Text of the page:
Repairing the fabric of our democracy will require extraordinary stewardship by leaders across society. This is especially true of elected officials at all levels of government, as their vigilance is key to ensuring the sacred right to vote is upheld, and the norms of representative democracy transcend partisanship. There are also important roles for media, businesses, civil society groups, citizens themselves, and our peers in philanthropy. To achieve this objective, we call upon leaders at all levels of government and sectors of society to uphold their obligations to democracy during this intensely partisan time. Specifically, we ask that they:

  • Ensure that all eligible voters are able to vote and to have their votes counted. Any efforts to suppress votes — including along racial lines — or to thwart or overturn the will of the people are anti-democratic and unacceptable.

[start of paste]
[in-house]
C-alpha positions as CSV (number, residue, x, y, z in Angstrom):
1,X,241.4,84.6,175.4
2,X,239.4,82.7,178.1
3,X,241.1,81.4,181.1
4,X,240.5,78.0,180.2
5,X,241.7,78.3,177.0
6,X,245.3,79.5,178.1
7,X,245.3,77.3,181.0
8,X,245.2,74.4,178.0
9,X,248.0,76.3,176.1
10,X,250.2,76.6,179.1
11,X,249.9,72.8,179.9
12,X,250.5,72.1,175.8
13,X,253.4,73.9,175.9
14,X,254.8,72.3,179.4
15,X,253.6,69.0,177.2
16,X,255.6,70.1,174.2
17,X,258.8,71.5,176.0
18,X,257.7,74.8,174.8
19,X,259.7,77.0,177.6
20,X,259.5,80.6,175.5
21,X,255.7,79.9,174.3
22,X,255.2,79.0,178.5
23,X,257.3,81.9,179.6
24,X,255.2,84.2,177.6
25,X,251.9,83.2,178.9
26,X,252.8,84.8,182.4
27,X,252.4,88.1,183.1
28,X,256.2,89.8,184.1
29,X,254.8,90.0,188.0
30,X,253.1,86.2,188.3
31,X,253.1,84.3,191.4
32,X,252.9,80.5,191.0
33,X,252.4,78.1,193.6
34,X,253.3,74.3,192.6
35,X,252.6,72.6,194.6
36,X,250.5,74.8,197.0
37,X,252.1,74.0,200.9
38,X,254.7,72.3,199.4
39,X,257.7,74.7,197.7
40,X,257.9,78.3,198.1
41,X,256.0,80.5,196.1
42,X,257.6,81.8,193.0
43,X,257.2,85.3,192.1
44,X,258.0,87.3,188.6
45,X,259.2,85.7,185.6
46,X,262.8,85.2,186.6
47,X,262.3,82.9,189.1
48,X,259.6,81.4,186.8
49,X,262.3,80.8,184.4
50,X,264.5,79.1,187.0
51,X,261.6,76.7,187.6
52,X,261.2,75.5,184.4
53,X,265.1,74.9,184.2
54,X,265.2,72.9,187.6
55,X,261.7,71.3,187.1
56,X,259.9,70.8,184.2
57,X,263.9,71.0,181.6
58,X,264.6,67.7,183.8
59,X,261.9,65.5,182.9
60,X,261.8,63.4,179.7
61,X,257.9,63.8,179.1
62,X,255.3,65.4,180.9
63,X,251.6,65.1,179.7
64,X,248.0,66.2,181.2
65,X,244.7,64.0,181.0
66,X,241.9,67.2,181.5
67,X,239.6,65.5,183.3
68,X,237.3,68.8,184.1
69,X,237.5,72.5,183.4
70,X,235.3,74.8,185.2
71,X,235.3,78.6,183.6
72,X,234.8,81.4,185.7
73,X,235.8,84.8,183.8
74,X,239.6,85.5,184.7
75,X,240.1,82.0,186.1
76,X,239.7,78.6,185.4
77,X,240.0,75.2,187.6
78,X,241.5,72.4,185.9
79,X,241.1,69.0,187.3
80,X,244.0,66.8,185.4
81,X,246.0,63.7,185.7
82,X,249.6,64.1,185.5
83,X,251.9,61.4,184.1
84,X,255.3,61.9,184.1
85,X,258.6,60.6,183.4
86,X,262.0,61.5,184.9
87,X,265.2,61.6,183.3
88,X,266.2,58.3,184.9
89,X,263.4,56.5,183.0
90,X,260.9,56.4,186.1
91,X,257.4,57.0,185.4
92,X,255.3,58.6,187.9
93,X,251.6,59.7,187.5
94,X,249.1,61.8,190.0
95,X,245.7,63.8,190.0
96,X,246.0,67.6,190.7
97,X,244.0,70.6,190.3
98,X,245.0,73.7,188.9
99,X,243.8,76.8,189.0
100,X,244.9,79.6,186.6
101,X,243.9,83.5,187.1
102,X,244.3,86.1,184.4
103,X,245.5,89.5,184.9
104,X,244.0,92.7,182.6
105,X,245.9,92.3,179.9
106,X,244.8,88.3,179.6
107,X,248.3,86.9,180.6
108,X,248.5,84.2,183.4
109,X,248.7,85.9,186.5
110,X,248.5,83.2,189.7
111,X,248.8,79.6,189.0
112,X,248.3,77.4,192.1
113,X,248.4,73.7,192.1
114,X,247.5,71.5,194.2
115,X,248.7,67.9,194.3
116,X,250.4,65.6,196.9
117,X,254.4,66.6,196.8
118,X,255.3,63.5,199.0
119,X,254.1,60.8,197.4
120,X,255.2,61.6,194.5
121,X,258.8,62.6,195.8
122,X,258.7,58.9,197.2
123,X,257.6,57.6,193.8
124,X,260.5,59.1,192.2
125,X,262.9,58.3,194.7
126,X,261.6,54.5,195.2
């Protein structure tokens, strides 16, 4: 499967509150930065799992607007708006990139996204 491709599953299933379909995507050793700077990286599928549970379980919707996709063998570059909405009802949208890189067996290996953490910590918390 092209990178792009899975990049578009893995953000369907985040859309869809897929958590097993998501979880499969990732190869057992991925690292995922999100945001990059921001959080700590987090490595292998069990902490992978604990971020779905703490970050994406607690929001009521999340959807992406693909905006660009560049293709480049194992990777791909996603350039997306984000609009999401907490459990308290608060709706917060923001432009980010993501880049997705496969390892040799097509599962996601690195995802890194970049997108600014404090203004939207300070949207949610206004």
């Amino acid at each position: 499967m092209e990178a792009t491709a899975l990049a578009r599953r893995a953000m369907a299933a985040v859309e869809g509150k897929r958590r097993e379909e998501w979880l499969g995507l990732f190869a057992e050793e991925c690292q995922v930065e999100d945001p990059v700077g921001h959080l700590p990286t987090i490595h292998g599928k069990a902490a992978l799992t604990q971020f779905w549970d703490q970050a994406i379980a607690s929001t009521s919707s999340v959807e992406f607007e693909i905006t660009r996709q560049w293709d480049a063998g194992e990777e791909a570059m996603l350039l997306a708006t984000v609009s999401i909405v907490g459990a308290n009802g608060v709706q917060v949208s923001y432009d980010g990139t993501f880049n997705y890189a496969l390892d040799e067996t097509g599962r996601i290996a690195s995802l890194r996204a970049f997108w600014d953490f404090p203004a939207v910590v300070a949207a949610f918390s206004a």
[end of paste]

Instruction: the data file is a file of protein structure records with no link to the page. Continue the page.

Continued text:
• Support efforts and advance messages that uphold the safety and integrity of the electoral process. Unfounded claims about voter fraud or the illegitimacy of the election do irreparable harm to the centerpiece of our democracy.
  • Forcefully and consistently condemn all forms of political violence. Our leaders should be doing everything in their power to de-escalate rather than encourage violence.
  • Commit to respect the peaceful transfer of power or the continuation of power, pending the final results of the election, which will take time to tabulate. This norm is a hallmark of American democracy, and the American people should not be left to wonder whether a candidate for public office will refuse to accept the results of a free and fair election.